“I’m a professional. I understand how this goes. So at the end of the day, you got to come in a presentable fashion in everything that you do — and me, as a professional, I feel like I need to change my body, I need to change my mental [approach] and that’s exactly what I did.”
To do that, Clark said he began eating better by cutting red meat out of his diet. But the most significant change was not drinking alcohol during the offseason.
“Alcohol is a big factor in a lot of things as far as weight,” he said. “It’s all sugar. So at the end of the day, I stopped drinking liquor right after the season, honestly. It was like February. I had got sick. I’ve been having stomach problems, gastrointestinal problems. I haven’t had any since I stopped drinking liquor. Then it kind of started making more sense. As I’m going on, I’m training. I feel my body is responding to me. I’m able to get up, I’m able to work out all times of day, all times of night. And so it was a commitment I made.”
At practice, it is easy to tell Clark is noticeably skinnier, and that has allowed him to work out better. The true test will come on Monday, when the Chiefs host their first padded practice — one that will include the defensive line going up against the offensive line with full contact.
Asked about his aspirations for the 2022 season, Clark simply stated he wants to be the best he can be — and a good teammate to a young room. Clark’s begun that process by taking rookie first-rounder George Karlaftis under his wing.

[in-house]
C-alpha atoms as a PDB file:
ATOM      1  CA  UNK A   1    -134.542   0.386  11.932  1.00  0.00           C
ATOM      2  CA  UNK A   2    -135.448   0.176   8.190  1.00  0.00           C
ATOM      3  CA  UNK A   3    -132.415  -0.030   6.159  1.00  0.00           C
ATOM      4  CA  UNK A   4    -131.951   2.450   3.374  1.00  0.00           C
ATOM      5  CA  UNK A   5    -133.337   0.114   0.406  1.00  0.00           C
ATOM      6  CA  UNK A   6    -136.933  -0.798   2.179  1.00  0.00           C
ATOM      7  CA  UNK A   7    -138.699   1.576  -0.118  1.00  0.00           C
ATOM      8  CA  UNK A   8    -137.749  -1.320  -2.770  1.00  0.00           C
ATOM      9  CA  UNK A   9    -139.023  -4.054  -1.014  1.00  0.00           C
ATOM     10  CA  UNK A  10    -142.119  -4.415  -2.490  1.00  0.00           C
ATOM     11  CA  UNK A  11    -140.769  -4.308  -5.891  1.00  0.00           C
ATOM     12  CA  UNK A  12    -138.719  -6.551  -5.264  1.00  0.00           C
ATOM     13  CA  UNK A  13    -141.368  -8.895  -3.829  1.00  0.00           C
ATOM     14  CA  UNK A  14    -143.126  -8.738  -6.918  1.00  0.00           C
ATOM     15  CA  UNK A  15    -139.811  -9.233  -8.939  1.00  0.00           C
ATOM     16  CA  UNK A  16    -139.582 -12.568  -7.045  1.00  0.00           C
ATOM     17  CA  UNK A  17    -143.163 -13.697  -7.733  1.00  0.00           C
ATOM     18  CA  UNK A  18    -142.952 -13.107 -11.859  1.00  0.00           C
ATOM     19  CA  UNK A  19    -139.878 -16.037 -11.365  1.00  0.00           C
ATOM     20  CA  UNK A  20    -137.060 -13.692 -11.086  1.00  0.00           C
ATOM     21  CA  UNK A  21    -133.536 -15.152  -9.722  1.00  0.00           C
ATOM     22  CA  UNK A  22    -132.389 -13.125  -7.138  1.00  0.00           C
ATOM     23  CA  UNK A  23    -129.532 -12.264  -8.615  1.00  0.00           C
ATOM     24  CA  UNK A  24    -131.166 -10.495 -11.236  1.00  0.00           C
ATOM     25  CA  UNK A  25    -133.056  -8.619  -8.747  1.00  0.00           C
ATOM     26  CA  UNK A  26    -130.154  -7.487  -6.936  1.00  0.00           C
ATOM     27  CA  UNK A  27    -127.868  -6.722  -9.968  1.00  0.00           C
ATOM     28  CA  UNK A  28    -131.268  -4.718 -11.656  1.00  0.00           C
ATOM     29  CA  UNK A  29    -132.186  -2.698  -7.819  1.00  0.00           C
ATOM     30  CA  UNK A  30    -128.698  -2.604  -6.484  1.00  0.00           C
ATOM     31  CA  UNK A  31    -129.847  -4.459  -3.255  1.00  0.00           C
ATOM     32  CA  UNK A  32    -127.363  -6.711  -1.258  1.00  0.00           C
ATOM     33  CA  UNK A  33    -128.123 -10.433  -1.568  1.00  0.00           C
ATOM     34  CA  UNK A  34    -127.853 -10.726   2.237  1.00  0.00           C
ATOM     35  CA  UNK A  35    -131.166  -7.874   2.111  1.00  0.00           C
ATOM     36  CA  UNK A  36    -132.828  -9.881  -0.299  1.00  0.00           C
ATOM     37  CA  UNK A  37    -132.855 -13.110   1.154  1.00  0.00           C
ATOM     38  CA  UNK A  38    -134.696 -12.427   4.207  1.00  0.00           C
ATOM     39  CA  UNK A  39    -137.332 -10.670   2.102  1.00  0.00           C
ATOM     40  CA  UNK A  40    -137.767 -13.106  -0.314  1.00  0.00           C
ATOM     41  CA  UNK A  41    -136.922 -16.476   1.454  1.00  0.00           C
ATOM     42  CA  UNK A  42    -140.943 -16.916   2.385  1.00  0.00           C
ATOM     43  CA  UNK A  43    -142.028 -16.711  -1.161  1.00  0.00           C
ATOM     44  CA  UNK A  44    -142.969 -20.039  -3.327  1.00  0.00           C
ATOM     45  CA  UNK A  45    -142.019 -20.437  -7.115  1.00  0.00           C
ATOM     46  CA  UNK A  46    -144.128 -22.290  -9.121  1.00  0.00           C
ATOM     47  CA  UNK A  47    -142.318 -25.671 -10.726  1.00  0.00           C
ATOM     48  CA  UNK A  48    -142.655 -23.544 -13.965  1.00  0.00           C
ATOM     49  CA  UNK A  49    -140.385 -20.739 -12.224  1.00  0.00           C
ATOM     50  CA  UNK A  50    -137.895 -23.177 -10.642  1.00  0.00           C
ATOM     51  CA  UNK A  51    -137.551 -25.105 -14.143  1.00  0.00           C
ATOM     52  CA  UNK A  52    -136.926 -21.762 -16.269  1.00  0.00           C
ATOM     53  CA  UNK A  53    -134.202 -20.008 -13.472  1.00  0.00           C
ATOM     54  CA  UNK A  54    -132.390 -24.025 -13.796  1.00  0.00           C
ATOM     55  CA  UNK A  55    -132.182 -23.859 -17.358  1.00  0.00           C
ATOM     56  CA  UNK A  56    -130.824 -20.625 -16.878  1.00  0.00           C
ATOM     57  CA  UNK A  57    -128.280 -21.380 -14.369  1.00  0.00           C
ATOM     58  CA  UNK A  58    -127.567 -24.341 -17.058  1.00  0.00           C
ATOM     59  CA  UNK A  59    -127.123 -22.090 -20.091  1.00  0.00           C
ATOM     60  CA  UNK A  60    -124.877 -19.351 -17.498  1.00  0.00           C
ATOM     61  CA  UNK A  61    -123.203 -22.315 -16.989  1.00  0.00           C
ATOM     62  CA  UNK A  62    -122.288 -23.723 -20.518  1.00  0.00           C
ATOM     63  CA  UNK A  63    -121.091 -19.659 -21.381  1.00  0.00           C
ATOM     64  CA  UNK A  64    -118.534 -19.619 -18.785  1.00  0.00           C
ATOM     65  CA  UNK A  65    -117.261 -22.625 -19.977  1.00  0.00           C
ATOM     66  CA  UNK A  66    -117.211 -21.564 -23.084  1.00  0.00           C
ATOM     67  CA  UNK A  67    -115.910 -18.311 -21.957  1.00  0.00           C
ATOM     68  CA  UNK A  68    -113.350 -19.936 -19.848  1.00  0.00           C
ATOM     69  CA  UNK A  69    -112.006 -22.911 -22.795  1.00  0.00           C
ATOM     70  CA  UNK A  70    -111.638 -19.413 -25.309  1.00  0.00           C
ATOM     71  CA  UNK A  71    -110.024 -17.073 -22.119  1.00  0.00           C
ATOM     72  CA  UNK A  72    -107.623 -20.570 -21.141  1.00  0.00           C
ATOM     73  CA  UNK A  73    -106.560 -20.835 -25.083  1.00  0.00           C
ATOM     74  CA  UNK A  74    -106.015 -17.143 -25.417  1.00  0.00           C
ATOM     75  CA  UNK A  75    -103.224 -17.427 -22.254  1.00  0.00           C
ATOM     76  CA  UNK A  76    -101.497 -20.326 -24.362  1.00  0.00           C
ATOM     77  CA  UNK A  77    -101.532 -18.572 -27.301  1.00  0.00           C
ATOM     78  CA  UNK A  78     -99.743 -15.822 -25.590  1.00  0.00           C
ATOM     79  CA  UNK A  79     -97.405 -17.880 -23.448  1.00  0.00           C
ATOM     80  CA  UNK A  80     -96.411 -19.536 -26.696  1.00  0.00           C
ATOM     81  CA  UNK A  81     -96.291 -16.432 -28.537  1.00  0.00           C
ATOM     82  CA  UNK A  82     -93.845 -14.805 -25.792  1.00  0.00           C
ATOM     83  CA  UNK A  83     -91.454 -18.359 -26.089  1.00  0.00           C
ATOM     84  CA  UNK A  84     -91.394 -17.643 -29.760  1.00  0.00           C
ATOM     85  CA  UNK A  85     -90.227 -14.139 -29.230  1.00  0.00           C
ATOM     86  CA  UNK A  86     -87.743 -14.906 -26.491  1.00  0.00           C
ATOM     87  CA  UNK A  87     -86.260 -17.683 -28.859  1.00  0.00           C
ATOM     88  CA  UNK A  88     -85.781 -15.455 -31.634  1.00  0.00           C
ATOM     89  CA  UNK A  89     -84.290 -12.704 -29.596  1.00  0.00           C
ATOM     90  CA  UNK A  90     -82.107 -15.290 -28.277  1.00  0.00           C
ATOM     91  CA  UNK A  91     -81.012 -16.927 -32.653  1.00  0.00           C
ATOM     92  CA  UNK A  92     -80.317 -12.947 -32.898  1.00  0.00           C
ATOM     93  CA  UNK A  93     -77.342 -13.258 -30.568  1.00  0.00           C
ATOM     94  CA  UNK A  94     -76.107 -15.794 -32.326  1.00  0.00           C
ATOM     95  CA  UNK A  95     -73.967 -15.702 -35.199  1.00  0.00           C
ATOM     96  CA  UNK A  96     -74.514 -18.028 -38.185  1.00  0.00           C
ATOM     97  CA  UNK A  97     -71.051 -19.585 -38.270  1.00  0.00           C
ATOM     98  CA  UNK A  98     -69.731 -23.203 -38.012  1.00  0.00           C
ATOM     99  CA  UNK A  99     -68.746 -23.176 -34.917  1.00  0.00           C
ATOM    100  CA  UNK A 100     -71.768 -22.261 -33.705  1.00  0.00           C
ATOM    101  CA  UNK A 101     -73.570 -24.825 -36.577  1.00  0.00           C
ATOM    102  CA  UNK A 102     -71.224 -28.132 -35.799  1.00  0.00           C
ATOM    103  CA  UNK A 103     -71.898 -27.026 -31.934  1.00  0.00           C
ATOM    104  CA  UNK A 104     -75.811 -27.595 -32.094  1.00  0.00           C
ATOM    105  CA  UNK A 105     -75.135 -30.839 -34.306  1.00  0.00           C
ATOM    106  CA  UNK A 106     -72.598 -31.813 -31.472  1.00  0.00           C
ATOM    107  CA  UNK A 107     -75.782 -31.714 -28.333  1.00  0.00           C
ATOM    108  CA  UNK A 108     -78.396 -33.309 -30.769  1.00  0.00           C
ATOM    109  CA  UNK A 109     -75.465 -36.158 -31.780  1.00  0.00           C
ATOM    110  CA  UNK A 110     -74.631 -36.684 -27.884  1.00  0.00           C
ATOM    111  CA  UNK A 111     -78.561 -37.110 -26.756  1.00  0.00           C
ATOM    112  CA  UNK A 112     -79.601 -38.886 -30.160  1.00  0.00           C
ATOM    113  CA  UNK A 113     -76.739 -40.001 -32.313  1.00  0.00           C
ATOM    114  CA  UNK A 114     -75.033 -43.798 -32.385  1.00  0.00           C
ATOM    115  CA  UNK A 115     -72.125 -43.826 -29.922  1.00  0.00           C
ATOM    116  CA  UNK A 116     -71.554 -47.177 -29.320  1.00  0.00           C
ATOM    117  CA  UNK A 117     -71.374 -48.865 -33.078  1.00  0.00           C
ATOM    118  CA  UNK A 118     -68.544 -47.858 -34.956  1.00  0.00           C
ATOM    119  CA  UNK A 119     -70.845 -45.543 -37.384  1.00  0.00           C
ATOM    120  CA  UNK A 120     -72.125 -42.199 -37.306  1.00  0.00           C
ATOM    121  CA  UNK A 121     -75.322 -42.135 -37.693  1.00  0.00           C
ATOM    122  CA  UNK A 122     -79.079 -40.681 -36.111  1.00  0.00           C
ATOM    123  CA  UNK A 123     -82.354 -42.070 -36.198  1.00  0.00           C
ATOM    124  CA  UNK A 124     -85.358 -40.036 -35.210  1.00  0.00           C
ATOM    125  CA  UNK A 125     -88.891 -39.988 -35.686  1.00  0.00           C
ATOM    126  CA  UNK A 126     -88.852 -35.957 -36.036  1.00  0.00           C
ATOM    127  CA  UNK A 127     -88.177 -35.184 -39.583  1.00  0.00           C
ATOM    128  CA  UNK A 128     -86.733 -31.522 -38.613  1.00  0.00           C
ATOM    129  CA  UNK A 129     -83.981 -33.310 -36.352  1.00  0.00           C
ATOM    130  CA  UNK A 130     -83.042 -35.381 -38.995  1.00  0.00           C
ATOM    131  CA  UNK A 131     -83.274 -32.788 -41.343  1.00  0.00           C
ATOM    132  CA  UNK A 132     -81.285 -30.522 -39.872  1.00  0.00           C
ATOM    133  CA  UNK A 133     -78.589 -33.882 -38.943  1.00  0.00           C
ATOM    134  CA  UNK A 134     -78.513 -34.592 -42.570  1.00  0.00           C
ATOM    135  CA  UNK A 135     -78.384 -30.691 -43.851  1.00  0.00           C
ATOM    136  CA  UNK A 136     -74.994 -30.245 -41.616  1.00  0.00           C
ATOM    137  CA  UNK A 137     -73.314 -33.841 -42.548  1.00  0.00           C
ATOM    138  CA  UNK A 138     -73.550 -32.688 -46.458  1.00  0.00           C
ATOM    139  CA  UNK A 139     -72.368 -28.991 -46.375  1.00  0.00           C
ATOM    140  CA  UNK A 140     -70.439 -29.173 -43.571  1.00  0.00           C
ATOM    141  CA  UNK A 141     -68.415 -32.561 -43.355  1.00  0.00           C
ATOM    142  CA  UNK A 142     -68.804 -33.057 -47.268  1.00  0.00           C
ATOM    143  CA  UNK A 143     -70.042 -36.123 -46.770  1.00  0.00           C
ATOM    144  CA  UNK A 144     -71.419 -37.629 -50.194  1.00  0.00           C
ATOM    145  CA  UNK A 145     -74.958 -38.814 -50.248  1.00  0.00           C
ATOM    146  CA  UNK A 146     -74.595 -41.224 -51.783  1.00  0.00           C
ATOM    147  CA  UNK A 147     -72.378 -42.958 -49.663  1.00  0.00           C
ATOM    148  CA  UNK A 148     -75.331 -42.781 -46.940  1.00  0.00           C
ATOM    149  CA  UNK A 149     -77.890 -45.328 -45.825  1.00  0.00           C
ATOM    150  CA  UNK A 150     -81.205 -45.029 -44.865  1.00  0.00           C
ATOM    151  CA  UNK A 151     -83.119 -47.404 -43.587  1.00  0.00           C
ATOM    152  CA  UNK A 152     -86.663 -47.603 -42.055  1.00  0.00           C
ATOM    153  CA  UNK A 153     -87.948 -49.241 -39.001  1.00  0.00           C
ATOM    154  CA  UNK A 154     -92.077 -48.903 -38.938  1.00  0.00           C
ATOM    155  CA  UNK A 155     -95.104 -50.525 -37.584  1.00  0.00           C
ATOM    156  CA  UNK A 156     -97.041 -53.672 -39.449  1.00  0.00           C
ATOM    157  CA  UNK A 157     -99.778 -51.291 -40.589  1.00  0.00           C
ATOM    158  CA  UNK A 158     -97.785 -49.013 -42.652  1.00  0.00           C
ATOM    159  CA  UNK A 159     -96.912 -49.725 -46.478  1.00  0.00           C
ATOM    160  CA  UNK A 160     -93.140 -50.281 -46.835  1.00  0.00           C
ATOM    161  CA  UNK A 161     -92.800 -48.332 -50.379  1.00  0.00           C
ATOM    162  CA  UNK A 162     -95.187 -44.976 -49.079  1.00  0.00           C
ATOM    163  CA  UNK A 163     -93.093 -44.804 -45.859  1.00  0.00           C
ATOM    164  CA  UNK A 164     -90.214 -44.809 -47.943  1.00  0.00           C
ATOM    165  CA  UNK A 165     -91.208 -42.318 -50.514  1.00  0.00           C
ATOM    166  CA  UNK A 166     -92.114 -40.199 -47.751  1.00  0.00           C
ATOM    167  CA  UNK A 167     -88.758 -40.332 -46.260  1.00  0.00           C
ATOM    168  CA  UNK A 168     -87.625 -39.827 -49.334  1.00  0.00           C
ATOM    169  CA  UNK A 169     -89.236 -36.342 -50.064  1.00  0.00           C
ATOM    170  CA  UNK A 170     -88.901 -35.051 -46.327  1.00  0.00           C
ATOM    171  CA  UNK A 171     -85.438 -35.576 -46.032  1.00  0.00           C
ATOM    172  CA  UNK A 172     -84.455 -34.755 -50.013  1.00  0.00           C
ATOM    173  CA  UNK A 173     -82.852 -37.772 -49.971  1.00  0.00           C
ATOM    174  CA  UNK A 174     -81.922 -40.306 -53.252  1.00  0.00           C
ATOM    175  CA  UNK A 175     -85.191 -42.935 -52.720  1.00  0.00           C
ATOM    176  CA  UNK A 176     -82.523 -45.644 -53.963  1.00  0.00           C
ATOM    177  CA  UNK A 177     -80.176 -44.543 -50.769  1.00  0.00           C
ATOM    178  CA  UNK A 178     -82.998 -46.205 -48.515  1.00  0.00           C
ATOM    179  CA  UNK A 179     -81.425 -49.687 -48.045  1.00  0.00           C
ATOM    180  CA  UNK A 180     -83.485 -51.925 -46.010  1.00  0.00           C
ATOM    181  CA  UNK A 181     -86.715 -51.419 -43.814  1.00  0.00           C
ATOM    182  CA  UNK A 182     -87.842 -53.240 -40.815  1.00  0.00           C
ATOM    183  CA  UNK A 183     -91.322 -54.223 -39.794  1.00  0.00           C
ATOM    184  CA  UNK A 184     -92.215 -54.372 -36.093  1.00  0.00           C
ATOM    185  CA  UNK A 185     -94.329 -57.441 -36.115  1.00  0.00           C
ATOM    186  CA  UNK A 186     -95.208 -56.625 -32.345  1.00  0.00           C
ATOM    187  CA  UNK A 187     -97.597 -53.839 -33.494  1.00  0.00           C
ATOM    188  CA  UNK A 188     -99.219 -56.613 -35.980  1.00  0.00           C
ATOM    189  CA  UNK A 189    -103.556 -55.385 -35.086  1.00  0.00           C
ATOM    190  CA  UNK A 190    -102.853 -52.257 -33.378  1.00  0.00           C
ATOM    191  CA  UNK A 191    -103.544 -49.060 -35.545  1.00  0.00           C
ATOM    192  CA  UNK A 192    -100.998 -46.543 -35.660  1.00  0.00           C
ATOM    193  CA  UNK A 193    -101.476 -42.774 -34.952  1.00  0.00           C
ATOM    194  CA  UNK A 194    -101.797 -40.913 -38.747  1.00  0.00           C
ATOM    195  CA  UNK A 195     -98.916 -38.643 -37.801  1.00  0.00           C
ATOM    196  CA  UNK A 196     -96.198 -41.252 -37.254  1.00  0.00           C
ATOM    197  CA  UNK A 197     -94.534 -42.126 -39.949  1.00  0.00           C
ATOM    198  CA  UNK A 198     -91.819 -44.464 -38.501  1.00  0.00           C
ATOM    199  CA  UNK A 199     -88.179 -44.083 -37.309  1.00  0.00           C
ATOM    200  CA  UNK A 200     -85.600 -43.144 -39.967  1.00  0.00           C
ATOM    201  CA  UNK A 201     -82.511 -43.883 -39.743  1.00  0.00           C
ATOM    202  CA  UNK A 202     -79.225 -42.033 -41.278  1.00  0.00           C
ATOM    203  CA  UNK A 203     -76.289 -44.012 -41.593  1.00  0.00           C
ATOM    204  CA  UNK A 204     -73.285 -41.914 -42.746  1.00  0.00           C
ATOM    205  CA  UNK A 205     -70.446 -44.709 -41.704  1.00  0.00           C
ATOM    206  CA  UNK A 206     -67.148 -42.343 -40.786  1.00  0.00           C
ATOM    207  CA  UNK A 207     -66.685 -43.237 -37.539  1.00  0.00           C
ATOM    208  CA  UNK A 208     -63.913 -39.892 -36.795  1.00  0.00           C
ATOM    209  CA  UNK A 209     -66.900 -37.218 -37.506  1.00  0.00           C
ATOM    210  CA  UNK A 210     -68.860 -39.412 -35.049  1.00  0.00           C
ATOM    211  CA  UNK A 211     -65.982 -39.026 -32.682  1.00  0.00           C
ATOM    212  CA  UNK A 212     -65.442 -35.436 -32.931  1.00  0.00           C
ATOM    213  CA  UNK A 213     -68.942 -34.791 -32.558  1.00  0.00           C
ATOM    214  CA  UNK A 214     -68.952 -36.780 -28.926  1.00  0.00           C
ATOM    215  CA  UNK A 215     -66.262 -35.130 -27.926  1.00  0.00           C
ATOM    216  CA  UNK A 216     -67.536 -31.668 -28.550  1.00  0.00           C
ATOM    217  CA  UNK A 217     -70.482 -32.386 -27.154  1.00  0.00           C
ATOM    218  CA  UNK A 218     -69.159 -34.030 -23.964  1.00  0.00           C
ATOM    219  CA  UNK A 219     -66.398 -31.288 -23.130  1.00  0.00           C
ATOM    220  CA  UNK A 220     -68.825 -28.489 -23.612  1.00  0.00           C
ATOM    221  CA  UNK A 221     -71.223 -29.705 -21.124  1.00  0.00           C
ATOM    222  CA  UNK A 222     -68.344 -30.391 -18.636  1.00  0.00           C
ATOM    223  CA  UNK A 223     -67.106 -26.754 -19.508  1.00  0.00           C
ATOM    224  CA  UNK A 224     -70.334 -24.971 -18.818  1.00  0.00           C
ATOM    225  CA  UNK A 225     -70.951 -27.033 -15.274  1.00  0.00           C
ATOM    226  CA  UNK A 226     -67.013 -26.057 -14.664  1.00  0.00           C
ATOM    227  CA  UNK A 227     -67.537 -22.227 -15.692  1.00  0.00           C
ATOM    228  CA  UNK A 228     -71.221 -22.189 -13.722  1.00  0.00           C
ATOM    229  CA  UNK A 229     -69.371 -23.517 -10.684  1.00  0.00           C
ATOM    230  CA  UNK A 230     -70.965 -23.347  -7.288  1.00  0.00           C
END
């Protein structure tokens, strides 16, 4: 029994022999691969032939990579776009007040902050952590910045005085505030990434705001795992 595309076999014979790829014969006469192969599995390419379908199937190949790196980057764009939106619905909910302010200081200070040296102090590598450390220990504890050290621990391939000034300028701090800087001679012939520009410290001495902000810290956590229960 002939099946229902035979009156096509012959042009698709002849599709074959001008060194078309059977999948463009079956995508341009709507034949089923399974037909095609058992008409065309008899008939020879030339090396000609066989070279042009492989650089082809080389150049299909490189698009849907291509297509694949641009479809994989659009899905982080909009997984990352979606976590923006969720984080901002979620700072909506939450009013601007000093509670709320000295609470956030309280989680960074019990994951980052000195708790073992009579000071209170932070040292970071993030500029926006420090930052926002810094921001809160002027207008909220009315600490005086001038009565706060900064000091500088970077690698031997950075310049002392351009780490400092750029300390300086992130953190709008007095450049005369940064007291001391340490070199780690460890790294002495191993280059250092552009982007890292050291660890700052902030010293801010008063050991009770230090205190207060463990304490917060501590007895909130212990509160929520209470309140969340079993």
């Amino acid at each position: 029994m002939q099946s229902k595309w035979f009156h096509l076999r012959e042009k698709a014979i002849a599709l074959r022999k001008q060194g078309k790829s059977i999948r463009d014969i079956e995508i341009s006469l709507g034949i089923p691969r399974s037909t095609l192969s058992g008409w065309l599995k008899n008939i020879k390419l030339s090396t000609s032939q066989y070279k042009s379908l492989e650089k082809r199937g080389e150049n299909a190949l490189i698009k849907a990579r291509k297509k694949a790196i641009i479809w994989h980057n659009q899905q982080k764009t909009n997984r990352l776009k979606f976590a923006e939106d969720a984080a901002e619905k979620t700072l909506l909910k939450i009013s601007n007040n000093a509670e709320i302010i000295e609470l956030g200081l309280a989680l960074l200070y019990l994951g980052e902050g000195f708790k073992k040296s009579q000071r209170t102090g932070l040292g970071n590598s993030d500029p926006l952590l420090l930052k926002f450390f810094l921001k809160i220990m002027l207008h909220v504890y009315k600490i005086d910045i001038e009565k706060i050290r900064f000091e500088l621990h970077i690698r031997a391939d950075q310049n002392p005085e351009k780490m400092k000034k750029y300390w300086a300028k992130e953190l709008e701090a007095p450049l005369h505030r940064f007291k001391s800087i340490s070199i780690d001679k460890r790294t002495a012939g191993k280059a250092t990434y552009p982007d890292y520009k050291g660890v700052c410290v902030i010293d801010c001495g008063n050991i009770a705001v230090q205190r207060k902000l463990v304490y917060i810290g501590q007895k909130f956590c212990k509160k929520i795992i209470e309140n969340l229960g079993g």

All that noted, more than the physical impact, Clark’s changes have led to a clear change in his attitude and demeanor.
“At some point, you got to grow up,” he admitted. “I got three kids. I got kids looking at me every day. I got a 6-year-old daughter who’s looking at Daddy — who’s looking at me to make the right decisions. I can’t afford to be nowhere drunk, nowhere missing times, missing dates, missing anything that’s important — and I got too many important events coming up in my life.”
You can find Arrowhead Pride lead analyst Ron Kopp’s full observations from Saturday’s practice here.
Chiefs Training Camp Report - Saturday, July 30 - Day 4 https://t.co/UprLvAkgXy— Arrowhead Pride (@ArrowheadPride) July 30, 2022
- Did not practice (due to injury): CB Rashad Fenton (shoulder) OL Lucas Niang (knee) OL Prince Tega Wanogho (leg)
- Left early: TE Jody Fortson (quad)
Tweet of the day
I think Harold’s right.
Quote of the day
Clark, describing first-round rookie George Karlaftis: “George is dope. George is a dope rookie.”
The Chiefs return to the practice field on Monday for their fourth workout open to the public. The practice begins at 9:15 a.m. Arrowhead Time. Here’s the complete schedule. The team’s defensive backs will be available to sign autographs after practice as head coach Andy Reid addresses the media at the podium. It is also Chiefs Alumni Day.